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How Can I Reduce the Chances of My Will Being Challenged After My Death?

Posted on in Estate Planning

Lombard estate planning attorneysDeciding how your property should be distributed upon your death is not the most pleasant topic to consider. However, proper estate planning is a crucial step that every individual should take regardless of age or wealth. If you have decided to create a last will and testament, you may be concerned about your will being challenged or contested. When a person contests a will, they challenge the validity of the will in court. If the will contest is successful, the directions contained in the will may be set aside and instead the deceased person’s property is distributed according to intestate laws. There is no way to guarantee that your estate plans will not be contested, but there are actions you can take that will significantly reduce the chances of a will contest.

Do Not Put Off Estate Planning Until Old Age or Poor Health

Many people are under the false assumption that they do not need to worry about their will or other estate planning tool until they are much older or have a major health concern. However, waiting too long to start estate planning could result in your will being contested due to lack of testamentary capacity. The best way to avoid this is to create your will before you have any type of major mental or physical health issues. Once you have drafted your will, talk to your family about what to expect when you pass away. When beneficiaries know the contents of your will in advance, they may be less likely to contest the will out of shock.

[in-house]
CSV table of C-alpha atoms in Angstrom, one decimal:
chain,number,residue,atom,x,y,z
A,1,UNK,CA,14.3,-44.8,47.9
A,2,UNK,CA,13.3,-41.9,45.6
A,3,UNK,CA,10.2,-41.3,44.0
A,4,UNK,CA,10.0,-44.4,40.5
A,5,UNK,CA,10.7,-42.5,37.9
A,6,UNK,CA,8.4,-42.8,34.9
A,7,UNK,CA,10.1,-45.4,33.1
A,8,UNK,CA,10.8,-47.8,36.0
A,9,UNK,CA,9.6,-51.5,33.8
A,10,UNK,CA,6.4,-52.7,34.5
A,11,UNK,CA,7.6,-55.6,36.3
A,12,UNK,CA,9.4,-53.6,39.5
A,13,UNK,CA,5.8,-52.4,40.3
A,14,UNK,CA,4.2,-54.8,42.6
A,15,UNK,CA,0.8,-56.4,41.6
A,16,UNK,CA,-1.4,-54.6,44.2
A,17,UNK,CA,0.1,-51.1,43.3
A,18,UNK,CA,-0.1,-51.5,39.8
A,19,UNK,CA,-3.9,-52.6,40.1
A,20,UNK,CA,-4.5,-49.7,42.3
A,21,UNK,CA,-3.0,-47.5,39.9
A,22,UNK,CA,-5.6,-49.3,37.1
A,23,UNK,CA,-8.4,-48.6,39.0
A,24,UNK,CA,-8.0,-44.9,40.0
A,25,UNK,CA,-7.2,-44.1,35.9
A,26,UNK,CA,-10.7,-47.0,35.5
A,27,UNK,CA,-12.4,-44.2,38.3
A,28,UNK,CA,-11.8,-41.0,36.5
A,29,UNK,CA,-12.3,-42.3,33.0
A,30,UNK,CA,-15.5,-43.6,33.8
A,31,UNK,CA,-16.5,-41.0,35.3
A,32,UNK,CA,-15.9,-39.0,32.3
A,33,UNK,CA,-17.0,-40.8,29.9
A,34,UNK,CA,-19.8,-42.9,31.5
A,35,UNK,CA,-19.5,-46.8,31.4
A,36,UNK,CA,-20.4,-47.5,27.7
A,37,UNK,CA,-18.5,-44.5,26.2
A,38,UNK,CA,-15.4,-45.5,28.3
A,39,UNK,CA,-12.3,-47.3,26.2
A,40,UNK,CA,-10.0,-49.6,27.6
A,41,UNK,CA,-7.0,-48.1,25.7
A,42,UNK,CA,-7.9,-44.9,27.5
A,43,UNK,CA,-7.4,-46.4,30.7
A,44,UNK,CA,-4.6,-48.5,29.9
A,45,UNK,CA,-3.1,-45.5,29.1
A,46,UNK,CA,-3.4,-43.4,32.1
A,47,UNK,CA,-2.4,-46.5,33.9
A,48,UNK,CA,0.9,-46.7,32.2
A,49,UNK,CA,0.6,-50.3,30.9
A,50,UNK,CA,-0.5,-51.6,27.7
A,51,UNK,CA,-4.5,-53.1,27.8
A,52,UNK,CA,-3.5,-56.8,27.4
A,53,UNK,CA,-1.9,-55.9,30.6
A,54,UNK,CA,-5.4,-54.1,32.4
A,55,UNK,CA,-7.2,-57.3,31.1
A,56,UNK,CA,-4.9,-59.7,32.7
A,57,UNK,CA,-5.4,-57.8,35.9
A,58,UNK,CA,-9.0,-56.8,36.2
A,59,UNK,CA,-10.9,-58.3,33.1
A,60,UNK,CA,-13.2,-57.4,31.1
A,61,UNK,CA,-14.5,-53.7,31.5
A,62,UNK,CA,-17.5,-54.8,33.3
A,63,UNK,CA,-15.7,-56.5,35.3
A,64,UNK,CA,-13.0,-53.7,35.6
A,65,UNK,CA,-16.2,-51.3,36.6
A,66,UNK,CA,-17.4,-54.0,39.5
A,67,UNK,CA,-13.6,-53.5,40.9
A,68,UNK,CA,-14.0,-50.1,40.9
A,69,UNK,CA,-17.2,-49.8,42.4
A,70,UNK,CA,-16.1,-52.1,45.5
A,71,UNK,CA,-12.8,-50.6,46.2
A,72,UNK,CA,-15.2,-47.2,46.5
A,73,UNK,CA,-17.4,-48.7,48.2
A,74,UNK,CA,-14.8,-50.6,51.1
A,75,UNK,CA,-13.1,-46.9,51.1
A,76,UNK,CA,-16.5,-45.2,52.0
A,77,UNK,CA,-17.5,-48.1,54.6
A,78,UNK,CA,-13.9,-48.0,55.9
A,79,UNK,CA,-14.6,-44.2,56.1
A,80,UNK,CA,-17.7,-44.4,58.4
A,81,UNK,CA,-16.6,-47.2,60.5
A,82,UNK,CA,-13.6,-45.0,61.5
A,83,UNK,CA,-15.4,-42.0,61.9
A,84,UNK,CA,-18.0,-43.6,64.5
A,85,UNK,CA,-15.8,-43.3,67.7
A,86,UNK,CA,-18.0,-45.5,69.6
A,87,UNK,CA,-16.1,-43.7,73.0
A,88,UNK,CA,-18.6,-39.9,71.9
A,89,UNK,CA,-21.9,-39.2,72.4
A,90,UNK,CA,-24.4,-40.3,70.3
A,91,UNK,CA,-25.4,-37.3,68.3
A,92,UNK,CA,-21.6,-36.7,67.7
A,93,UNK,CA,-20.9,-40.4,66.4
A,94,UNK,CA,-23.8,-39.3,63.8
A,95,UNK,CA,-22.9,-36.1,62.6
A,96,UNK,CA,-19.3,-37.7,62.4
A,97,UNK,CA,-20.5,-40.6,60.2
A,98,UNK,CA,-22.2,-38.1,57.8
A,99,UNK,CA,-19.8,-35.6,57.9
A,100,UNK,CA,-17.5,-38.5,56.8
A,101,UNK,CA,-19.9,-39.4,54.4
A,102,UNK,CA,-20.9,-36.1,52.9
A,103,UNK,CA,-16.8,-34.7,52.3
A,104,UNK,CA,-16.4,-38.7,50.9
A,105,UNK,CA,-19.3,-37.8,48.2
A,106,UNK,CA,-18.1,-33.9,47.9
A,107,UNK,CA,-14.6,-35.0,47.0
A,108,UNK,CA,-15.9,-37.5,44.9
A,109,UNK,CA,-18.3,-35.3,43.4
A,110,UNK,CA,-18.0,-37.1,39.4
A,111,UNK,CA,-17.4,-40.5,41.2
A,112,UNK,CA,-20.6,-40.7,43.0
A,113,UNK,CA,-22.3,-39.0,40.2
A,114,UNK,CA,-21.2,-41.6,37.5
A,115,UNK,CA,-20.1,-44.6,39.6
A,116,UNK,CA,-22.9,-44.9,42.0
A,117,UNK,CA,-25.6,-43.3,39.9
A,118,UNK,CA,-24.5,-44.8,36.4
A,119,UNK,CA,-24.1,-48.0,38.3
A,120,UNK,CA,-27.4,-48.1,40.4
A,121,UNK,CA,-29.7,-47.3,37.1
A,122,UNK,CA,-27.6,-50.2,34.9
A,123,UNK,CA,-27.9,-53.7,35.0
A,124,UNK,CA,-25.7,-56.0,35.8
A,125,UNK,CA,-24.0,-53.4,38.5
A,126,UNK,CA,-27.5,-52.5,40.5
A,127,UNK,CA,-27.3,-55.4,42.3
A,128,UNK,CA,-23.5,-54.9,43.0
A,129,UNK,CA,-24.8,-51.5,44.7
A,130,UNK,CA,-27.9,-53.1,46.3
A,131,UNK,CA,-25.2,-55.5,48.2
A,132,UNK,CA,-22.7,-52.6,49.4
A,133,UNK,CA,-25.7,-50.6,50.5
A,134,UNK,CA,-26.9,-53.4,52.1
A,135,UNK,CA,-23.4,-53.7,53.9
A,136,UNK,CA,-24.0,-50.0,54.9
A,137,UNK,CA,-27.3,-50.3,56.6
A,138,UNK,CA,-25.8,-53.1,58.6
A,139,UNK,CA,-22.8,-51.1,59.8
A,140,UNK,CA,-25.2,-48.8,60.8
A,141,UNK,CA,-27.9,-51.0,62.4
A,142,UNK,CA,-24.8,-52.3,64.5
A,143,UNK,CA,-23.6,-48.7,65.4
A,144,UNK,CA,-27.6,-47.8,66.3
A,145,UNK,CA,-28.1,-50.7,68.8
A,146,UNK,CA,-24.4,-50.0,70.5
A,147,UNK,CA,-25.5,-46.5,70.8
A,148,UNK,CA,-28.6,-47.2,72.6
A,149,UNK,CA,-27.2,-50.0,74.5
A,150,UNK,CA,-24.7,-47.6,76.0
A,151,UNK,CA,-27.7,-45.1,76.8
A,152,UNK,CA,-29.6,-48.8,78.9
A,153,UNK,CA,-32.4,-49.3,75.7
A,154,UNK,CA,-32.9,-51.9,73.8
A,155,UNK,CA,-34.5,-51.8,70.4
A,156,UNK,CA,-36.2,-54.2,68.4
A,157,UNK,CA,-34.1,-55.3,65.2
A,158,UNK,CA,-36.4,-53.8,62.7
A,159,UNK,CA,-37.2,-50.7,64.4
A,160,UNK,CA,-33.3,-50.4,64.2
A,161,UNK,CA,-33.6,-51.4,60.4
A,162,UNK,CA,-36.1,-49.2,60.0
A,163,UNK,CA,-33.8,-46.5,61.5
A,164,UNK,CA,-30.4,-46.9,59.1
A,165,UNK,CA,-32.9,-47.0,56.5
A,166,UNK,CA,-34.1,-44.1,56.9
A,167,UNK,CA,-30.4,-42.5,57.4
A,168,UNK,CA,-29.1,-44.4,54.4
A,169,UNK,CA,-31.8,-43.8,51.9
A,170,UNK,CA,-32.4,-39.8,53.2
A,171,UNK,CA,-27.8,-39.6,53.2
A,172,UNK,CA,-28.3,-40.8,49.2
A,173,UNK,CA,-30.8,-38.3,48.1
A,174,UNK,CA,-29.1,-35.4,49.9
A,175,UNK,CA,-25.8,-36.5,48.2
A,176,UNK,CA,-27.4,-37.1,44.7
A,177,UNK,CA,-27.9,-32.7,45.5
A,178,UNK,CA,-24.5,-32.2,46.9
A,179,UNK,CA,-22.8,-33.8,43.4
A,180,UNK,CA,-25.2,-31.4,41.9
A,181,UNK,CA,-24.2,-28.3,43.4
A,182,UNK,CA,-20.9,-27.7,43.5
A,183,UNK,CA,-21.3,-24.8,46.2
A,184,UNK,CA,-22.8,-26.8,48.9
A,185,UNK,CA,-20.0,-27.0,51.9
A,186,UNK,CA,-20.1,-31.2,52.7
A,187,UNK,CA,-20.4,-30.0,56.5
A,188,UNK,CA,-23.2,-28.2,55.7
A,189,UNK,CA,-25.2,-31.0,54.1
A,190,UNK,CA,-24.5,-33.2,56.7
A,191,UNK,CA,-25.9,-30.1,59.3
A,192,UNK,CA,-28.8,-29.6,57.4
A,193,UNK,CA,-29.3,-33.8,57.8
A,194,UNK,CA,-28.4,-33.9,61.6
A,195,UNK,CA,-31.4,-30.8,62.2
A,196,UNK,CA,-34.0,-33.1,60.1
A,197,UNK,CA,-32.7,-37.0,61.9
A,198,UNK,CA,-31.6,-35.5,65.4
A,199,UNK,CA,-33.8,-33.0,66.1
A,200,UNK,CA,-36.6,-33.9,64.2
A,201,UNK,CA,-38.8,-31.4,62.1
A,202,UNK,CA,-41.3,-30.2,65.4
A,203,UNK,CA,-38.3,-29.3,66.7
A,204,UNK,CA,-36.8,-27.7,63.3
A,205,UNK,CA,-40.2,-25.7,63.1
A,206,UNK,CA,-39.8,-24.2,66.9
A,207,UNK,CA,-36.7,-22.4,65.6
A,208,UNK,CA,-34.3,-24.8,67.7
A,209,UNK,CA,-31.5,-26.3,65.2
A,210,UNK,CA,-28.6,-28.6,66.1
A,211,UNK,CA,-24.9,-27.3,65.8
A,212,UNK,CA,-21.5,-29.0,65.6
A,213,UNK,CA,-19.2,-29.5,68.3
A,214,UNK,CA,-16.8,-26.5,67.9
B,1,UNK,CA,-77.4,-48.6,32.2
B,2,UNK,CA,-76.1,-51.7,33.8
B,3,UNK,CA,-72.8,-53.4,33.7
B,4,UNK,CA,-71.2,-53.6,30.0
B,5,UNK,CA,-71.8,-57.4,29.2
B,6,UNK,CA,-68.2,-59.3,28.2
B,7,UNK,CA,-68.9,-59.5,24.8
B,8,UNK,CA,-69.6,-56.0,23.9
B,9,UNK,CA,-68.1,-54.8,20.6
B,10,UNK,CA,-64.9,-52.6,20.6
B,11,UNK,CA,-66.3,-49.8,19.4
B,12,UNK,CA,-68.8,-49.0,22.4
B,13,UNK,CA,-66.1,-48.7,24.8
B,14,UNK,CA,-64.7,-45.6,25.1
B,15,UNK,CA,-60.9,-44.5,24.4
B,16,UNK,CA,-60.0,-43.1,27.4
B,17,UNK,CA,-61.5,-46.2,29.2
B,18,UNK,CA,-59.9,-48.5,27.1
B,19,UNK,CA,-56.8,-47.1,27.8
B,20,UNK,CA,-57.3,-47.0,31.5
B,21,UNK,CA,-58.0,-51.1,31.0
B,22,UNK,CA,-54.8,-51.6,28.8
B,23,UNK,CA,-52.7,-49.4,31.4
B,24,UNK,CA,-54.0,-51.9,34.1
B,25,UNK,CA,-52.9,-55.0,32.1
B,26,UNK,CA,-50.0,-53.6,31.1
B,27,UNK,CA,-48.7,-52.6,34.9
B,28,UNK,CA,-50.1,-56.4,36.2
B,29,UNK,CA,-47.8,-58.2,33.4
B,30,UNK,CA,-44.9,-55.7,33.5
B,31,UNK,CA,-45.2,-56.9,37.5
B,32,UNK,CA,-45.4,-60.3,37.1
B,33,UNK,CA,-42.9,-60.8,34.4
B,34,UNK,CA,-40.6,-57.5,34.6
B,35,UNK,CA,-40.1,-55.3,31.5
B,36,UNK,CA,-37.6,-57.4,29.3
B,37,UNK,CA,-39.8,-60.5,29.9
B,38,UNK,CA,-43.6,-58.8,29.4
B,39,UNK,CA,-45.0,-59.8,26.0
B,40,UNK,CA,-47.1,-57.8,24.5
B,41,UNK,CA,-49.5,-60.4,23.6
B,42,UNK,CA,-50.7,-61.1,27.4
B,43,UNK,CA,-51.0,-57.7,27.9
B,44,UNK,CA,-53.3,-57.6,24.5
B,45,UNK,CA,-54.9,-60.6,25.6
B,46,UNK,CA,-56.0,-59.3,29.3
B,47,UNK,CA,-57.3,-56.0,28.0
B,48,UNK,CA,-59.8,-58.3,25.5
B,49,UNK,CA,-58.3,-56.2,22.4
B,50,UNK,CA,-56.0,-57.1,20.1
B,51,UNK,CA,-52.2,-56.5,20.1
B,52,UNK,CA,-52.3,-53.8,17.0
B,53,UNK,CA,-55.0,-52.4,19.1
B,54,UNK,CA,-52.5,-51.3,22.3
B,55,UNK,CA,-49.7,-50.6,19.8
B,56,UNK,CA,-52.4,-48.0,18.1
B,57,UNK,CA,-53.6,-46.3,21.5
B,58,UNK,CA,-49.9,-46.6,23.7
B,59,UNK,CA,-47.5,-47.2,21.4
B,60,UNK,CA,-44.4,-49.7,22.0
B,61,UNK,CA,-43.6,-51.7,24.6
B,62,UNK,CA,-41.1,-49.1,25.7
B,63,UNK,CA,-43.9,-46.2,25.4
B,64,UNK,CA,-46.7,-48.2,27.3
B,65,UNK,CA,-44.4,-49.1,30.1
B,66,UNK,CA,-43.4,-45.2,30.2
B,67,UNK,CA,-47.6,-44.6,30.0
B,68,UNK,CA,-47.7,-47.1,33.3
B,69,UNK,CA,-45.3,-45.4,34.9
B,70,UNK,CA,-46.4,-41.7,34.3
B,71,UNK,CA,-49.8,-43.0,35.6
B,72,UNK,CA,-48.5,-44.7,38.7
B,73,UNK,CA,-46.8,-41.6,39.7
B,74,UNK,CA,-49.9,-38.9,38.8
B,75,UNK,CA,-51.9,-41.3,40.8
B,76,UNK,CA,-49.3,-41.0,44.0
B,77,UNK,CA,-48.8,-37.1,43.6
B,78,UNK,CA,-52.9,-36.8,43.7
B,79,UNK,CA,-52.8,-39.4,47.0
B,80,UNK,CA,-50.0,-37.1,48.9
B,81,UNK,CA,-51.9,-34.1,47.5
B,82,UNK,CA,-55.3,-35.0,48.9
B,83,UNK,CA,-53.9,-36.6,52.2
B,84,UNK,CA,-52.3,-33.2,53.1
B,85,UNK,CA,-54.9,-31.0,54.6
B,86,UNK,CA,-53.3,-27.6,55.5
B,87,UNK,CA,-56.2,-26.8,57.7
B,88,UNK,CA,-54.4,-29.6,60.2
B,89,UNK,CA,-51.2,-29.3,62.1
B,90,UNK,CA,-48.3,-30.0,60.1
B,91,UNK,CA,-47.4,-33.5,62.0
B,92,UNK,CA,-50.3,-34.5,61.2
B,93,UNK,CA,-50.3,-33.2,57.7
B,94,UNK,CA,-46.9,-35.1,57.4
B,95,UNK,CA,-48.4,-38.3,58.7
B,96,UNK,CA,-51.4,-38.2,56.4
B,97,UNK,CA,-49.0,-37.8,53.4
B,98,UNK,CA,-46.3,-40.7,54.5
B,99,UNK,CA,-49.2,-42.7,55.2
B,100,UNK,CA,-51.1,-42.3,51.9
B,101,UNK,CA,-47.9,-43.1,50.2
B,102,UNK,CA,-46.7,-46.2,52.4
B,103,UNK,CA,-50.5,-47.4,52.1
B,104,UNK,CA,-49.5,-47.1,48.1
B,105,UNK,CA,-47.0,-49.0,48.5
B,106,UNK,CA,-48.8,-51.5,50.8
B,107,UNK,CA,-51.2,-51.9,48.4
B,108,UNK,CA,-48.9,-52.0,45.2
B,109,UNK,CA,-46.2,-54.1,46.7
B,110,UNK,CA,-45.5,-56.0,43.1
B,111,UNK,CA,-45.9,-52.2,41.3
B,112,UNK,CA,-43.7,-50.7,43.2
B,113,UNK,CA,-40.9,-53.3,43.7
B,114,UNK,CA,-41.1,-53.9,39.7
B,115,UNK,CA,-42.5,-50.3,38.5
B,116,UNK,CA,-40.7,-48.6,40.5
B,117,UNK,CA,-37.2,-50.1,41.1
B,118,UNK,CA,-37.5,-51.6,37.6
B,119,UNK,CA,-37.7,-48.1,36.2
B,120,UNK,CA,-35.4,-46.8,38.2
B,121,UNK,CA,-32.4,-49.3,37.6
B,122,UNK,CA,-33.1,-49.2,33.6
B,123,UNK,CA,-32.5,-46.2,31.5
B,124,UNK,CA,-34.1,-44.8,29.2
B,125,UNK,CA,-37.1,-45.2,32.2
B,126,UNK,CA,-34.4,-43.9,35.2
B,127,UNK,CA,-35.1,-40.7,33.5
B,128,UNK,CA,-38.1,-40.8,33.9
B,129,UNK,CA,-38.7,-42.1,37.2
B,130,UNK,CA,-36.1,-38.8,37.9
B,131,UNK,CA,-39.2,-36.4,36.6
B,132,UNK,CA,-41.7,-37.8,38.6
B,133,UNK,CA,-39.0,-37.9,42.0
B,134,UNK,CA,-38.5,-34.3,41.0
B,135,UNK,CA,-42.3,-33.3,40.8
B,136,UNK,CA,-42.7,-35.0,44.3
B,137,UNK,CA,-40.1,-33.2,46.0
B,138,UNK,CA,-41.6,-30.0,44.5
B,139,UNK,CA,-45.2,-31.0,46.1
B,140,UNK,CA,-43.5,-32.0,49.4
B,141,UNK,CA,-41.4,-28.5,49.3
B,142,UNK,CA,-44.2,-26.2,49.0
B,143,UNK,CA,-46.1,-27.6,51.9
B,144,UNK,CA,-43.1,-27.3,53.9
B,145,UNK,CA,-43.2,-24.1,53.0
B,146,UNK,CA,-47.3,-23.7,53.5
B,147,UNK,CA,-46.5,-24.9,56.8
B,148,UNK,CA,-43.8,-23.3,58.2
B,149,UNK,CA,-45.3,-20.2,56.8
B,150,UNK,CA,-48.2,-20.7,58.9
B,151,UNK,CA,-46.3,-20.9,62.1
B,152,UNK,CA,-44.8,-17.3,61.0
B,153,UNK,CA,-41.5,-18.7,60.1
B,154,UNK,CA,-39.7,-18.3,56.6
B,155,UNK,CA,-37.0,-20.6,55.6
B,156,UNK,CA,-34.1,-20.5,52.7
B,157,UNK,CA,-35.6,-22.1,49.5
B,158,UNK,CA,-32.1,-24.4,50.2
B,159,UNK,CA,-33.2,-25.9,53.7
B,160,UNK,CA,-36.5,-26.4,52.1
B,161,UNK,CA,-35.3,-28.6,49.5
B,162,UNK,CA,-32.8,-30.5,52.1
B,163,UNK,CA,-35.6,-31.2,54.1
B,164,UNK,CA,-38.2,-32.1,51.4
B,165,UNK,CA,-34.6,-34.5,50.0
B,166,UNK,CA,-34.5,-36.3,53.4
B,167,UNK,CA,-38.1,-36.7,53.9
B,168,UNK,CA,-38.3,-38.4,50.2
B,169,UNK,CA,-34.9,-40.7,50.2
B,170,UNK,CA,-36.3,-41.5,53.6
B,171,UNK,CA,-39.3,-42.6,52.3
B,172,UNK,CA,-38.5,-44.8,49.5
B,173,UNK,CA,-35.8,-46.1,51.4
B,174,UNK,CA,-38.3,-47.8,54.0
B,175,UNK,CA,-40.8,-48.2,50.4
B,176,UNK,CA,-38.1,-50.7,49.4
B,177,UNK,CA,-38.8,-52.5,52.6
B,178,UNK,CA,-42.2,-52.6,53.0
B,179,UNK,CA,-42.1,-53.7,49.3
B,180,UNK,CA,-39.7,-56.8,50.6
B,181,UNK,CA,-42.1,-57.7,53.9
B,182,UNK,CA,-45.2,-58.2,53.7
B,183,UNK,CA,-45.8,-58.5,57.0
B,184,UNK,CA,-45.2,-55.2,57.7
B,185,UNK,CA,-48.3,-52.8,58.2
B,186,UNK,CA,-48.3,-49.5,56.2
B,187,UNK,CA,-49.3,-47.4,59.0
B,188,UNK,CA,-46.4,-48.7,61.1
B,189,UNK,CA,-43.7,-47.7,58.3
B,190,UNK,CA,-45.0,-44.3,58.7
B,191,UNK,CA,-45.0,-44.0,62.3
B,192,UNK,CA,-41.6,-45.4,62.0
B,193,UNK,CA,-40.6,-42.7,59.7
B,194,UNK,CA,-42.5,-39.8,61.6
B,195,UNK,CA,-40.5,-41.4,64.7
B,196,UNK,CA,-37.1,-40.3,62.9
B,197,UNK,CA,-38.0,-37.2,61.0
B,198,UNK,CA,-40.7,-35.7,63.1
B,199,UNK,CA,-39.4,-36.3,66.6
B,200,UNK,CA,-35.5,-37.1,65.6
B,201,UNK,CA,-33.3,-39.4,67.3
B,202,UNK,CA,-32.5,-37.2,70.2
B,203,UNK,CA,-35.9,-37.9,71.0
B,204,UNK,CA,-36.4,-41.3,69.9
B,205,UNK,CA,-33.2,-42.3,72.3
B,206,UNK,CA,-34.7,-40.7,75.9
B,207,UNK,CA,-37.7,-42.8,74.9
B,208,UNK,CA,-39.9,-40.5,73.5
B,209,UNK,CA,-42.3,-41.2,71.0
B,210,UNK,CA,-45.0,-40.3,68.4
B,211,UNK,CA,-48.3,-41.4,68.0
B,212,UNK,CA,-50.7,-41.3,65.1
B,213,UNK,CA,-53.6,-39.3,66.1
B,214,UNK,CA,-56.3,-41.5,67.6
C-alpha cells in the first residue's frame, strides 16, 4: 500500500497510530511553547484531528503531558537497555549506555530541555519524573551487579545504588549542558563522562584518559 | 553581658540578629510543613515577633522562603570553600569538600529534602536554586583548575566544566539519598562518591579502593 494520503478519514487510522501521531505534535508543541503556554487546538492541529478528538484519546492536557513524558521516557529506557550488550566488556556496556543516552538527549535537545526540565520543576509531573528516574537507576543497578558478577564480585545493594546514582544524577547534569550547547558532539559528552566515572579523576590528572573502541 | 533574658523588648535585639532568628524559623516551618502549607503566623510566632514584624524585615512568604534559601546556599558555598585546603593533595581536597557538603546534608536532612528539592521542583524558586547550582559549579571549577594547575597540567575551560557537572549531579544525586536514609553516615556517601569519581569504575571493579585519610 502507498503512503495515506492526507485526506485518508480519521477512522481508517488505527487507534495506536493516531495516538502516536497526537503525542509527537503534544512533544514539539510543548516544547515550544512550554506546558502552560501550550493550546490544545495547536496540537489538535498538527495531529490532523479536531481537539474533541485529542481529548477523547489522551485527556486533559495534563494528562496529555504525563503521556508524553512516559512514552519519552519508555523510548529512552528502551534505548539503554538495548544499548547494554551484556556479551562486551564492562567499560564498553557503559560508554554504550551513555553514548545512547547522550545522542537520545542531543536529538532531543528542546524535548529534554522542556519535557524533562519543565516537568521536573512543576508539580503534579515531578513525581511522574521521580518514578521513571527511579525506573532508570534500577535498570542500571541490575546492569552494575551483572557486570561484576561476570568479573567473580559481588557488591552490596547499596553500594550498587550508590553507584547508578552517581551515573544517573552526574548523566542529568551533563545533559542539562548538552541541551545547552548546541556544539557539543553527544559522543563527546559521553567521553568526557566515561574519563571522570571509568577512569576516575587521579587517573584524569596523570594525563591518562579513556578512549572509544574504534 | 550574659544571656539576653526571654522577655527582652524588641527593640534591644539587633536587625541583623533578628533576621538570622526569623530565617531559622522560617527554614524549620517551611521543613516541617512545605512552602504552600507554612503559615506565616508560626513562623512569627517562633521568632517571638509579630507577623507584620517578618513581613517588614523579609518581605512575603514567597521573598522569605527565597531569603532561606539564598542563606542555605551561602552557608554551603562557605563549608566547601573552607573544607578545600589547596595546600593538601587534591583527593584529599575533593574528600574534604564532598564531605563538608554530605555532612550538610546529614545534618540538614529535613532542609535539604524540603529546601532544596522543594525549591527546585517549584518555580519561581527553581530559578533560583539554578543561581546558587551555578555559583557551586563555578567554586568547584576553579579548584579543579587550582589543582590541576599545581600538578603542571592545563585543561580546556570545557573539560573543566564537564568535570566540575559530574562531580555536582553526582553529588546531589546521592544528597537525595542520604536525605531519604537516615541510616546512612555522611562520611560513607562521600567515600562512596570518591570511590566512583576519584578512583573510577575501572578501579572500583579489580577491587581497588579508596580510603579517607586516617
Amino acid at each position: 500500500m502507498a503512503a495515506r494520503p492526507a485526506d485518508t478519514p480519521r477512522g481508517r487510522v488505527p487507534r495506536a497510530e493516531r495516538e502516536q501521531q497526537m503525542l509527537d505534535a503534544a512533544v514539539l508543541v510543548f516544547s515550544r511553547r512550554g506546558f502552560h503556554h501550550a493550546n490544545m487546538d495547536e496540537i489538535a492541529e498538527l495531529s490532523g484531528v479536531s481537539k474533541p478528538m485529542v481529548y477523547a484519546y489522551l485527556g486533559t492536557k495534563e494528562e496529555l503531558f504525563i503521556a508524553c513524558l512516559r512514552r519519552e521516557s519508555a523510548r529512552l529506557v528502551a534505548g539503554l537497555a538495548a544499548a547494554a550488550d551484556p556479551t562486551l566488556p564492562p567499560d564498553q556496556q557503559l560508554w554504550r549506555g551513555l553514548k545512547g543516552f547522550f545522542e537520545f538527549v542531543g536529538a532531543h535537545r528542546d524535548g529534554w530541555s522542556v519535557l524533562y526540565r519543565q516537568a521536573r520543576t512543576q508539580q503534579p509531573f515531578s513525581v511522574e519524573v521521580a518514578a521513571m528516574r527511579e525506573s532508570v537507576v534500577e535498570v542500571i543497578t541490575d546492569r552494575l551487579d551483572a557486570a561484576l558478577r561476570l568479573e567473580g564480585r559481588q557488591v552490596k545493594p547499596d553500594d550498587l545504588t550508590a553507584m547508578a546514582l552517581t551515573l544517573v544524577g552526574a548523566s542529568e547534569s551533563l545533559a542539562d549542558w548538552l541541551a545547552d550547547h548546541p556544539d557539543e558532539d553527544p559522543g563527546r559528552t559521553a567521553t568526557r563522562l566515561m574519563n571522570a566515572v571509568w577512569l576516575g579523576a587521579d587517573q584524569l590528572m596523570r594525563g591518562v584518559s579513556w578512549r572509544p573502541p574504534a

Consider a No-Contest Clause

Although you cannot stop a beneficiary from contesting your will, you can include a clause that makes contesting the will a much less attractive option. A no-contest provision is a clause that places certain penalties on anyone who contests the will. For example, you may include a clause that states that if a beneficiary contests the validity of the will and loses, that he or she loses part or all of his or her inheritance. If the will contest is successful, however, the no-contest clause may be nullified and your assets are distributed according to state law.

Contact a Lombard Estate Planning Attorney

The best way to ensure that your will does not have mistakes or oversights that could lead to a successful will contest, work with an experienced estate planning attorney. For personalized legal guidance regarding estate planning concerns, contact Traub & Associates. Call us at 630-426-0196 for a confidential consultation with a skilled DuPage County estate planning lawyer.

 

Source:

https://www.wealthmanagement.com/estate-planning/no-contest-clauses-explained/

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